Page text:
Sacred spring of St Gildas
That said, the tiny bourg is attractive, despite everything being firmly shut on this January day and no-one about. I was the only outsider on the boat over from Quiberon, the other fifteen or so being welcomed by family on arrival or carrying large cool boxes for some kind of shell-fish activity. On the return journey huge whole fish were stacked in iced crates on the passenger deck.
The scenery of the island is magnificent, with a coastal path of 17 km in entirety and no constructions outside the one village - with the exception of three forts from the 19th century, one at each end and one on the highest point of the island.
Mairie
Fort, now offering accommodation
I shall explore some of the interesting history of the island in my book and definitely return for more of the wild beauty of the landscape on another trip outside the winter months. It is only a 40 minute run on the ferry from Quiberon - weather permitting.

Tuesday, December 31, 2019

Walking the wild coast

On Boxing Day I took my last trip for the new book, a walk down the wild coast of the Quiberon peninsula. Thin wintry sun alternated with grey skies, high winds lashed constantly, hard to stand against at times, and whipped the sea into a foaming, surging mass in the small bays. The cliffs are of modest height, which enhances a sense of engagement with the watery assault, as spume flies high over the rocks and little snowballs of foam splatter all around.
The pinchpoint of the promontory is only 22m wide, enough to carry the main road and a railway that joined Quiberon to Auray from the 1880s. Until the 11th century the Presqu'ile was a real island, but widespread deforestation led to the sanding up of a narrow spit or tombolo to join the mainland. The landmark Fort de Penthiévre was built in the mid 18th century after English raids on Quiberon, but it played a better known role in the disaster of 1795, when briefly held by royalist emigrées who had landed near Carnac but then been forced back onto the peninsula by the Republican army.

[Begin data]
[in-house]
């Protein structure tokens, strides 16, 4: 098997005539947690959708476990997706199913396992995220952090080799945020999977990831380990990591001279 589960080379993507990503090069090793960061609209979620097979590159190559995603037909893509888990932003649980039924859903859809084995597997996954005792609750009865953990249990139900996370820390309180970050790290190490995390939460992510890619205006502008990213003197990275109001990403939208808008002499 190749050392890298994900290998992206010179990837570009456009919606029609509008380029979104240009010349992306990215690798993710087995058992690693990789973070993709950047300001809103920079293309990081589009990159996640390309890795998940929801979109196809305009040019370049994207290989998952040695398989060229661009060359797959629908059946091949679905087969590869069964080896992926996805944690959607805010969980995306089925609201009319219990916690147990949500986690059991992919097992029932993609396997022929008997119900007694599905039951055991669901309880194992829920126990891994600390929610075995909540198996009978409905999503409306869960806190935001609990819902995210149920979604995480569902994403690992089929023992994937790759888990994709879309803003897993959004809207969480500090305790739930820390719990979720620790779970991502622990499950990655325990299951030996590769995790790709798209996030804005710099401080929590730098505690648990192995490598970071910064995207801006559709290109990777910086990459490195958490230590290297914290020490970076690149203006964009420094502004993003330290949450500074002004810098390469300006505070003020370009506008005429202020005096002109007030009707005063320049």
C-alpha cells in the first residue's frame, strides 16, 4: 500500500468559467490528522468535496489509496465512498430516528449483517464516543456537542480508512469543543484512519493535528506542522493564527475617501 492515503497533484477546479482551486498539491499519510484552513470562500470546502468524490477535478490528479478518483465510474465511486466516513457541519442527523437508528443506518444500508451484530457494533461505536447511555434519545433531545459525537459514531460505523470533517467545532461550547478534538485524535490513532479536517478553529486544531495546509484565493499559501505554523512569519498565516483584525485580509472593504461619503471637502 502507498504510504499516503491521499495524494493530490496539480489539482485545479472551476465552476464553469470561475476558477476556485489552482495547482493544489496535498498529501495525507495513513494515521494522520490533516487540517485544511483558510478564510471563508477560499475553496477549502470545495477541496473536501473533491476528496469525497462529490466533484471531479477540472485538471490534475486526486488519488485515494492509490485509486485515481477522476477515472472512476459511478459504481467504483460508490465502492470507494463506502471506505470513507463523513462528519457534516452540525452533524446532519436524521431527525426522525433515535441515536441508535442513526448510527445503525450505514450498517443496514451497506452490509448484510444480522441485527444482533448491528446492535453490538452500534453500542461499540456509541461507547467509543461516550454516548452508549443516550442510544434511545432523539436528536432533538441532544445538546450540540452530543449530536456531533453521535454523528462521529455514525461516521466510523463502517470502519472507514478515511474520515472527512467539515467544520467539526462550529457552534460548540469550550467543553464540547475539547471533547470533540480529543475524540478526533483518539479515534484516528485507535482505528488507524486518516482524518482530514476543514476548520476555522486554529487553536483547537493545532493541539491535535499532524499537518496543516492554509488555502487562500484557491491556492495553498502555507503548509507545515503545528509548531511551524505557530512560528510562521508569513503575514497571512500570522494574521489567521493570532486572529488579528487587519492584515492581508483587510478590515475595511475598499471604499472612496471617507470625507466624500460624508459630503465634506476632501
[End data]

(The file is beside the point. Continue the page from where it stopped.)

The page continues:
From the little fishing village of Portivy, I cross the Plage du Fozo and then fight the wind up onto Beg en Aod, an Iron Age eperon barré possibly attacked by Caesar before his naval victory over the Vénètes in 56BC. The next headland, Pointe de Percho is dominated by the ruins of a corps de garde. This coast is all about attack and defence, in both natural and human history. Contrasts are everywhere: the famous arch of Port Blanc, eroded by wind and water, stands near a pair of neolithic graves dramatically poised by the hand of man on the cliff-edge.
Further down the coast a stele commemorates the sad fate of two members of the rescue squad who tried to save a reckless photographer who had been swept into the sea. Michel Ponin and André Robet lost their lives, whilst the object of their sacrifice survived. This afternoon I see quite a few idiots posing for selfies on the very edge of the cliffs above turbulent waters. They probably go home exhilarated, whilst I stagger on down towards Quiberon through a succession of fine megaliths, weary and bleary eyed under the unhelpful slaps of that relentless wind...